China Defends Limits on Rare Earths Exports

China Defends Limits on Rare Earths Exports

'Restrictions on rare earths are aimed at protecting environmental resources and people's health,' foreign ministry says.

China on Thursday defended its limits on exports of rare earths, after major trading partners sought litigation through the World Trade Organization (WTO) in a months-long dispute.

"China's export restrictions on rare earths are aimed at protecting environmental resources and people's health, not the protection of domestic industries," Chinese foreign ministry spokesman Hong Lei told reporters.

"In light of rare earth resources, market supply, demand and consumption, we will continue to practice management over the mining, production and export of rare earths."

The European Union, the United States and Japan on Wednesday asked the WTO to form a panel to resolve a dispute over China's export restrictions on rare earths after earlier consultations through the trade body failed.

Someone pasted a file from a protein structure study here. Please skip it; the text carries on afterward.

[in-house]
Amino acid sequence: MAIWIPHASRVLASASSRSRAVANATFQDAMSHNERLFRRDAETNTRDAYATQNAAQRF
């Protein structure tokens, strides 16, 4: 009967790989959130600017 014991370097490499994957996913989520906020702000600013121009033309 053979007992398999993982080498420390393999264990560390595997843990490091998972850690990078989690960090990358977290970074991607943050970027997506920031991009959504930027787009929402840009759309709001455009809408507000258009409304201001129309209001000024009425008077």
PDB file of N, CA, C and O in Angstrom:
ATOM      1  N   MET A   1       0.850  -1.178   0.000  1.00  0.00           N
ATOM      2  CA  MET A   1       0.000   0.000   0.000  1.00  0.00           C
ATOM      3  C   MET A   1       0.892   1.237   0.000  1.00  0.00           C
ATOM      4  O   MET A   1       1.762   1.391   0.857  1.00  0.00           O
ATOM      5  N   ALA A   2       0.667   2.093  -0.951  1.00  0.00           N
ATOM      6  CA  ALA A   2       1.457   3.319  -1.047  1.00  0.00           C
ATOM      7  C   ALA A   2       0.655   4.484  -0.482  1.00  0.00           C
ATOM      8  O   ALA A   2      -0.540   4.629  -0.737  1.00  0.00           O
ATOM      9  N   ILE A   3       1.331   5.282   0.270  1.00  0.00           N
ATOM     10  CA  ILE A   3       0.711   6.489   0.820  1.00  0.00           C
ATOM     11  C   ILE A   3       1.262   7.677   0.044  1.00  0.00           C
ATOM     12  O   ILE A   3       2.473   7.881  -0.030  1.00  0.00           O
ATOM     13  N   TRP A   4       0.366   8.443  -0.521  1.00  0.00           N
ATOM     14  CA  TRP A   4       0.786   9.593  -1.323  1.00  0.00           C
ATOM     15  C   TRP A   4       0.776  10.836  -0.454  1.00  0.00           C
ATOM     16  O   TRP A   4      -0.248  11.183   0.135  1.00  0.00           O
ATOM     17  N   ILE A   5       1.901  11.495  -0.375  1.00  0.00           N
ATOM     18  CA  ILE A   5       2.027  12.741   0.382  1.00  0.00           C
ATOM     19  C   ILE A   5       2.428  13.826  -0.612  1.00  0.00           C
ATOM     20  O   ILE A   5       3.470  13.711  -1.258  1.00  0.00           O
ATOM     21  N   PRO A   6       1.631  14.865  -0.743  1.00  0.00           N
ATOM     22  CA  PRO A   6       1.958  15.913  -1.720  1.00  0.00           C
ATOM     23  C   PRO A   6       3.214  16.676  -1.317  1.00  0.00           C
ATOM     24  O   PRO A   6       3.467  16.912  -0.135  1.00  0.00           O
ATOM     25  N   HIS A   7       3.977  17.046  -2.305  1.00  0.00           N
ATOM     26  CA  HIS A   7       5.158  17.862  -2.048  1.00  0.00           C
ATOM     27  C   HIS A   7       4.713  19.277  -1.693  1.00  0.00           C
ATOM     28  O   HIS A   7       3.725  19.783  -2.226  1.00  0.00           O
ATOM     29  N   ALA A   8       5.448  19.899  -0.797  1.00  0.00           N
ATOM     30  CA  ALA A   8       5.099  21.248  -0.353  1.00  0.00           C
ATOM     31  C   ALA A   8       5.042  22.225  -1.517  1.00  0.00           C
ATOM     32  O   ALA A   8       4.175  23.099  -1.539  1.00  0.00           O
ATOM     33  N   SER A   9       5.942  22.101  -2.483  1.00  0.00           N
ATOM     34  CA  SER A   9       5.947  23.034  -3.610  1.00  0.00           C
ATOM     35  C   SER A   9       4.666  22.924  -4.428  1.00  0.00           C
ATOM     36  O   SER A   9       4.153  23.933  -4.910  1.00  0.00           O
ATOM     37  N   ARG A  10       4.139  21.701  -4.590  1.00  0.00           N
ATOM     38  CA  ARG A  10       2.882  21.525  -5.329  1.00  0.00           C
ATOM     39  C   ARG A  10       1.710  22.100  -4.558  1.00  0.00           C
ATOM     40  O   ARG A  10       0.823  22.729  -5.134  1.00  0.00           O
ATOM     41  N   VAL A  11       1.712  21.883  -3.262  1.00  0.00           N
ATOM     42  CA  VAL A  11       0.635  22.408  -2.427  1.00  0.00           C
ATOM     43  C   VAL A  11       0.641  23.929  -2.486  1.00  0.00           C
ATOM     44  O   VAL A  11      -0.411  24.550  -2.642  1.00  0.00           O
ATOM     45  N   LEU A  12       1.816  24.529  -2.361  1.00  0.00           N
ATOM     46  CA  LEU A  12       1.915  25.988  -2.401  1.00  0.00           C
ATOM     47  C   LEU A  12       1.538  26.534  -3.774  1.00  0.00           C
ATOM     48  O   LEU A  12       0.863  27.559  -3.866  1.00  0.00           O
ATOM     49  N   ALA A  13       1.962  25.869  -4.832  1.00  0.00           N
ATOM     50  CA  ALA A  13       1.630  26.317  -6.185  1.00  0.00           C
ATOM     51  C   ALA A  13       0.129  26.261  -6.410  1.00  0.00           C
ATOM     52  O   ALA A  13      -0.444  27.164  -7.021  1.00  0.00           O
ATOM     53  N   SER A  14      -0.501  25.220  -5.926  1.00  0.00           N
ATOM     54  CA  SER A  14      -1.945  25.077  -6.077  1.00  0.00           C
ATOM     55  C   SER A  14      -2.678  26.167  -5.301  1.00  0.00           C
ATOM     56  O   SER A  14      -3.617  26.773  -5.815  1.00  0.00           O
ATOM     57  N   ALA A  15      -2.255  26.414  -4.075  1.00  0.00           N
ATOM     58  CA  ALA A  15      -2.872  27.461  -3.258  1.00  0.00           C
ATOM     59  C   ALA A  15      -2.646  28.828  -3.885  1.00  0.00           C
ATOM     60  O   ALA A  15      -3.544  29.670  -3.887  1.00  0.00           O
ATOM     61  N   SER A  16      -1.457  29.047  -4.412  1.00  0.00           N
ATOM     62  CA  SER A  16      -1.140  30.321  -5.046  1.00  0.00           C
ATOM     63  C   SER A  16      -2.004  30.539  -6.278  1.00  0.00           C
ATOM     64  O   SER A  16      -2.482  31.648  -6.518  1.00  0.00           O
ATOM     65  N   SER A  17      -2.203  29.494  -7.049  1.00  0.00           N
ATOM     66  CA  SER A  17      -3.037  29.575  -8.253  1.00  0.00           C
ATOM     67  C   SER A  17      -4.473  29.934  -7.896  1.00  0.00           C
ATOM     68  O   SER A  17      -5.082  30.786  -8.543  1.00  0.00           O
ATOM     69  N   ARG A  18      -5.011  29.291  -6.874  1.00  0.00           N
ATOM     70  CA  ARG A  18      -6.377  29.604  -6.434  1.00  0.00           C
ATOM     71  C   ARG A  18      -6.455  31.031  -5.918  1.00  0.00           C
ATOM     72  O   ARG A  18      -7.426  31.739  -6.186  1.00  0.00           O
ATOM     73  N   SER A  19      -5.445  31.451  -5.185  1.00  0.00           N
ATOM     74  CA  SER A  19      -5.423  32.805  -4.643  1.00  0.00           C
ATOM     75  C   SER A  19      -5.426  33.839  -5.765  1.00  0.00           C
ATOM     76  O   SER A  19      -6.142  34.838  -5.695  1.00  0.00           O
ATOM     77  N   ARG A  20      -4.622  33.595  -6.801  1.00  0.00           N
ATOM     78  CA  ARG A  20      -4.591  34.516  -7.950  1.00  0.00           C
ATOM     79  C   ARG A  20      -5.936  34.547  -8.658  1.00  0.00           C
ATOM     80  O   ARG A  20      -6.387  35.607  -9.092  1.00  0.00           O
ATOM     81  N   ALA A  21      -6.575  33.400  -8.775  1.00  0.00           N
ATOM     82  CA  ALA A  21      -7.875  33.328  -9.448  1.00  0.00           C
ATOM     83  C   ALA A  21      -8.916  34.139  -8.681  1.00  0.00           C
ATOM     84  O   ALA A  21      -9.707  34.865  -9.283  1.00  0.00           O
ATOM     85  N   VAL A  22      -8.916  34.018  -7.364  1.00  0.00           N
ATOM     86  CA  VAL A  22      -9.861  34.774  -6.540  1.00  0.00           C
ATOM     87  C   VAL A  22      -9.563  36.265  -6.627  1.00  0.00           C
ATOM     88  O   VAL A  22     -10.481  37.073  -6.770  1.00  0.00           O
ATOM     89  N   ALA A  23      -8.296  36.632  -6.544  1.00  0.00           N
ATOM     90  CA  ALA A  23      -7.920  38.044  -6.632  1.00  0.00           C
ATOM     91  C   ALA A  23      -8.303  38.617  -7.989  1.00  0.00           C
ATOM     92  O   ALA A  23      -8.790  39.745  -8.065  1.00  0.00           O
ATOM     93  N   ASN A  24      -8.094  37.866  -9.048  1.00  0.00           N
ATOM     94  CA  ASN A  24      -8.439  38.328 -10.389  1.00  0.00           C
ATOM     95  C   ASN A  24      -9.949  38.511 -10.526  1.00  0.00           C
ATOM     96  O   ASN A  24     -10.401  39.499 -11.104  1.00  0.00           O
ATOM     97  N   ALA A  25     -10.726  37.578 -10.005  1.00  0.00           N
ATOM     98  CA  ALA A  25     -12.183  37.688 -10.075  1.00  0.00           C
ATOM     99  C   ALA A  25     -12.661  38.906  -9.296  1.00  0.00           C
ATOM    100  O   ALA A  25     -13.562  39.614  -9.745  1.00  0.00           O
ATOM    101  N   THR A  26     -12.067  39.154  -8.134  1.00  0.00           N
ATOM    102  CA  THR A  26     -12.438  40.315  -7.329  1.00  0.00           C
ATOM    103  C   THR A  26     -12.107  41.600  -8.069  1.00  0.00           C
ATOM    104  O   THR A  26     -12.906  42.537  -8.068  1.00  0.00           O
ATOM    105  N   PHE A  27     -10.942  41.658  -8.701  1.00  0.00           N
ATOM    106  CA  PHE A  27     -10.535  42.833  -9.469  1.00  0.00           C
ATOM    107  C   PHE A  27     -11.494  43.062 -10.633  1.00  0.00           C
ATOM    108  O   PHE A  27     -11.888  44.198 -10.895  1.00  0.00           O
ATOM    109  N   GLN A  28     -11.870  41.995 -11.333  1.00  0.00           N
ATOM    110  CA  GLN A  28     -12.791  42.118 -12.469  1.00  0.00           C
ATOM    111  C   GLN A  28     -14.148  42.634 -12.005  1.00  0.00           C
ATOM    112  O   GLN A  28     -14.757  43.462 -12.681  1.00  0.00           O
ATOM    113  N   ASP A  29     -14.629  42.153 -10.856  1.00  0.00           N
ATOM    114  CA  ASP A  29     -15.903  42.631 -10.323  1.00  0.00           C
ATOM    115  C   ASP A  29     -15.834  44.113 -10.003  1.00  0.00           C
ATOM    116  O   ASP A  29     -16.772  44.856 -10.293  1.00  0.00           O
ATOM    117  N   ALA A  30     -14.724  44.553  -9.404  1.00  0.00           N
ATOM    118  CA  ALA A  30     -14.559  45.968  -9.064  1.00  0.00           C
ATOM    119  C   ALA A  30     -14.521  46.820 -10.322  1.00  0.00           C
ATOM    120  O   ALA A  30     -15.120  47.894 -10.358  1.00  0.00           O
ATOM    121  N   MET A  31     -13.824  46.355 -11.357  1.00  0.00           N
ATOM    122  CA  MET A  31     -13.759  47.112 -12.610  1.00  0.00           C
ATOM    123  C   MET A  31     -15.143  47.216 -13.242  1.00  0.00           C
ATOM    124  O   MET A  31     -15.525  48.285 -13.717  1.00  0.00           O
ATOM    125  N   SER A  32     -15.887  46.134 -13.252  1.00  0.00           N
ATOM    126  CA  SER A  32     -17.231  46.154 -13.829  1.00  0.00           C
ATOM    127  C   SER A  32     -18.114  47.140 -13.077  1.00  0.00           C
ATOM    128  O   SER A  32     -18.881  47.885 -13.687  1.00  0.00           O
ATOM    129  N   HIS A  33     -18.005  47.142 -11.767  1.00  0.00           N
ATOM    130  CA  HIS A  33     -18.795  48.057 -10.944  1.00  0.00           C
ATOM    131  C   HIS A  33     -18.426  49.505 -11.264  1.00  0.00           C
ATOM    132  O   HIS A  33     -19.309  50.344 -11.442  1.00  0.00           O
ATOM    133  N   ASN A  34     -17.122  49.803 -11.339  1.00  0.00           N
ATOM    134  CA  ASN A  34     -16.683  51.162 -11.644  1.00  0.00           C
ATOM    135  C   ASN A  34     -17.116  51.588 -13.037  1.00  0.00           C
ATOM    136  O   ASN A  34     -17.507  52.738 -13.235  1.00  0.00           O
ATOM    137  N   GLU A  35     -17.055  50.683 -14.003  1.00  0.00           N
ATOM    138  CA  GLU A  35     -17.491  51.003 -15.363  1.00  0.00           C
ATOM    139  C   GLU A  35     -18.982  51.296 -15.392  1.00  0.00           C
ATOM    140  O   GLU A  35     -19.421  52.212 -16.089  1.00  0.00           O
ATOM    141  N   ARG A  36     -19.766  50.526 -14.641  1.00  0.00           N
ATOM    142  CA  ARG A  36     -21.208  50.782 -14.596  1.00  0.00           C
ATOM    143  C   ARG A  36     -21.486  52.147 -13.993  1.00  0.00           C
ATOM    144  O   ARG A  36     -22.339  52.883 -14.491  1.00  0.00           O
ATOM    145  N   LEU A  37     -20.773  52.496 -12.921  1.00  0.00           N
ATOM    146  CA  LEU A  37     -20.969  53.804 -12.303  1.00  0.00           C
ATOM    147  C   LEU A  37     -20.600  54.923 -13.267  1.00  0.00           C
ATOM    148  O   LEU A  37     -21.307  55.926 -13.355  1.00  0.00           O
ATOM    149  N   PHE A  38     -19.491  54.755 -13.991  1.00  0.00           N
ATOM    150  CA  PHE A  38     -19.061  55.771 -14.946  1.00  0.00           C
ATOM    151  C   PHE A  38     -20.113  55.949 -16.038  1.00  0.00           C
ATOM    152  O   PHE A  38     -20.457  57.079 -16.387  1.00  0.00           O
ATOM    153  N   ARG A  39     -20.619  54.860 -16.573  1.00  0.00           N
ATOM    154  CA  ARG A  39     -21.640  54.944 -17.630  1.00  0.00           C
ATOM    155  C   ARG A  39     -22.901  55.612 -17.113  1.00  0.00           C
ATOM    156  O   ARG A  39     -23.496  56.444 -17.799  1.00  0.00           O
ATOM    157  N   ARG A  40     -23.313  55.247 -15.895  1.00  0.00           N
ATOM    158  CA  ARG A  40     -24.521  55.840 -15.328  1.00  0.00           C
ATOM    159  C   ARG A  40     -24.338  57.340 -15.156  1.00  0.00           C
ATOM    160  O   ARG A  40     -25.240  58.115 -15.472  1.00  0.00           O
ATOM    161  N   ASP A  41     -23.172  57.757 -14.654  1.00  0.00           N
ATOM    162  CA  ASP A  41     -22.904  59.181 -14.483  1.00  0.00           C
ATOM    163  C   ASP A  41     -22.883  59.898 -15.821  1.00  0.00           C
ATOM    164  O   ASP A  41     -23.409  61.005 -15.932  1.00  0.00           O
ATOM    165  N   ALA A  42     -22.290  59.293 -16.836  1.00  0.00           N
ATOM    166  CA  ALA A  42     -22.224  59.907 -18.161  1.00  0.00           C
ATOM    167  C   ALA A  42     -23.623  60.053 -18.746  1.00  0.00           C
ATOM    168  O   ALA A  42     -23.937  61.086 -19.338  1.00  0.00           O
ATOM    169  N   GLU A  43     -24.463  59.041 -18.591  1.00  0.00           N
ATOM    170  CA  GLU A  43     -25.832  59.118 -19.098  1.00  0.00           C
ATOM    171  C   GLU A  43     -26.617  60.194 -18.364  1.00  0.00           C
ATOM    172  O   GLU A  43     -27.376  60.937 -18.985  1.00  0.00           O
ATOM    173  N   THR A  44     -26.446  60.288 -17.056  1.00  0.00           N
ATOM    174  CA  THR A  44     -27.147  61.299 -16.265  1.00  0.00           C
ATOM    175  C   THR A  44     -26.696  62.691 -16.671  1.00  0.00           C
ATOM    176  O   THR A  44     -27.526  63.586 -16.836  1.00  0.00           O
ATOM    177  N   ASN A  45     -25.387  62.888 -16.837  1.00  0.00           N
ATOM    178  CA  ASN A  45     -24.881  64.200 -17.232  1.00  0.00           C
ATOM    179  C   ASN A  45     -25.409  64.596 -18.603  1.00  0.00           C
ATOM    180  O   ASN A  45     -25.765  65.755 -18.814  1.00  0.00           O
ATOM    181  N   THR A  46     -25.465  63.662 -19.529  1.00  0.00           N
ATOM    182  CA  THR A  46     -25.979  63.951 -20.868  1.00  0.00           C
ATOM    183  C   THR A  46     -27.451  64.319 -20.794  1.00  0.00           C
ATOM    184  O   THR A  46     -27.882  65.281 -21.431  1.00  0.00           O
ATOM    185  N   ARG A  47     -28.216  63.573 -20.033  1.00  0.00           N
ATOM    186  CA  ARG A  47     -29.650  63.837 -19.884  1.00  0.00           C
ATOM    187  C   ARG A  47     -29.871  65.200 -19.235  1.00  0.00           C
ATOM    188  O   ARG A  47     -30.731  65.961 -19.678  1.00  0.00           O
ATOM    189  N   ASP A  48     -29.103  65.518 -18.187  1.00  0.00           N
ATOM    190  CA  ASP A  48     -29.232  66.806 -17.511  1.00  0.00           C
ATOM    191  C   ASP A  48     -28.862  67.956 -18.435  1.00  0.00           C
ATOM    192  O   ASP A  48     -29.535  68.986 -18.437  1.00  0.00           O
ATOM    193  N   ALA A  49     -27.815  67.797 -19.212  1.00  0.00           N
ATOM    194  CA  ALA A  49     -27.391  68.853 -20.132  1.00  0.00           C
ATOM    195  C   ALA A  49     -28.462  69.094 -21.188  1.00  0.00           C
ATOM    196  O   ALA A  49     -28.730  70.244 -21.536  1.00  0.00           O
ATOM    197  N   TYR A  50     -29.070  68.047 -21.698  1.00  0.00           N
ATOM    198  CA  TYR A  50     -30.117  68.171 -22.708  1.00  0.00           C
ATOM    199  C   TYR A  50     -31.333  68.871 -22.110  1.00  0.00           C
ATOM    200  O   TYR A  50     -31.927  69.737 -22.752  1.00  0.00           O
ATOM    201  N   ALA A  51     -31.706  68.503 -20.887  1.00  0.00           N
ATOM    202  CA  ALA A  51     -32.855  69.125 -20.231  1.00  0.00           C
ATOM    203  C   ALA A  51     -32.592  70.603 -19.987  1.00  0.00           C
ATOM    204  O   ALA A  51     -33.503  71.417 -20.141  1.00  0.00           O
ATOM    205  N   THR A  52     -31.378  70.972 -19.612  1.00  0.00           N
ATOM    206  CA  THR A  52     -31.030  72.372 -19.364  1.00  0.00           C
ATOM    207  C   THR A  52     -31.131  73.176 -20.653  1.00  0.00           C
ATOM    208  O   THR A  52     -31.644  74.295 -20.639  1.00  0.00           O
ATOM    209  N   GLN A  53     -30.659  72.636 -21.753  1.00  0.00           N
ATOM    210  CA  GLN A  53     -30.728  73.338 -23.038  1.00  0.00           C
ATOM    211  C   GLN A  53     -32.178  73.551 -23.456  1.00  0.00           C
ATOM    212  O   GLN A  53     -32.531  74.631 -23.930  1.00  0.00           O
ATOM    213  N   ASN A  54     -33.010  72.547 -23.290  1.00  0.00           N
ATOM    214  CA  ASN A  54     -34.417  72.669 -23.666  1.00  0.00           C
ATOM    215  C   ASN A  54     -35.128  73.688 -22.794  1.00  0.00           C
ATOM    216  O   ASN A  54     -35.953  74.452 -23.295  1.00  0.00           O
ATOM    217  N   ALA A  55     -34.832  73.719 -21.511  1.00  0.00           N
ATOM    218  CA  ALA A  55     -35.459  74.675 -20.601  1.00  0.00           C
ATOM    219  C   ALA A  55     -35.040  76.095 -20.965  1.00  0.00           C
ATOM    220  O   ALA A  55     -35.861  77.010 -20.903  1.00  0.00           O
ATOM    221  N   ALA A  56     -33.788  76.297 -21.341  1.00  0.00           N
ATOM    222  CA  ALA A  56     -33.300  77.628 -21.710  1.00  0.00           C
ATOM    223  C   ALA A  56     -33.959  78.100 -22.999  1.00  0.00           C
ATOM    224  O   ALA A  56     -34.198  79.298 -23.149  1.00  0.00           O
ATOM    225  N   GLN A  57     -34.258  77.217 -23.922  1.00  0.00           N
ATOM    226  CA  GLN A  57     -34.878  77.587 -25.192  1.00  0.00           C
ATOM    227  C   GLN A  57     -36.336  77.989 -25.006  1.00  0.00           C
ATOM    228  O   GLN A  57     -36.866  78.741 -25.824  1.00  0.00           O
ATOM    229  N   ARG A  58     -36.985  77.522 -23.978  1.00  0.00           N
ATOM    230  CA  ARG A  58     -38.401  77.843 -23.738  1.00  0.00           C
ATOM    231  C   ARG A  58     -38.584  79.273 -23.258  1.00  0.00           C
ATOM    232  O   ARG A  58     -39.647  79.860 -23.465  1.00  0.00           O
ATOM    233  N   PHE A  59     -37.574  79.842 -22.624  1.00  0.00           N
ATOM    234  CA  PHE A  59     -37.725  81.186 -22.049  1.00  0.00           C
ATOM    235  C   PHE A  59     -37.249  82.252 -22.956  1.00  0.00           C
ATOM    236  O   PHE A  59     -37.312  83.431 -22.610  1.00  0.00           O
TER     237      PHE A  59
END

In March, those trading partners claimed China was unfairly choking off exports of the commodities to benefit domestic industries.

China produces more than 90% of the world's rare earths, which are used in high-tech equipment from iPods to missiles, and has set output caps and export quotas on the coveted resources.

China has previously defended its practices, saying it aims to protect the resources and the environment as part of an effort to promote sustainable development.

China also said last week its regulation of the rare earths industry was in line with global trade rules.

China has so far granted companies the right to export 21,226 tonnes of rare earths this year, although such quotas are not always fully used. The government could also offer additional quotas.

In 2011, the government granted rare earth export quotas of 30,200 tons but only 18,600 tons were exported.

Copyright Agence France-Presse, 2012

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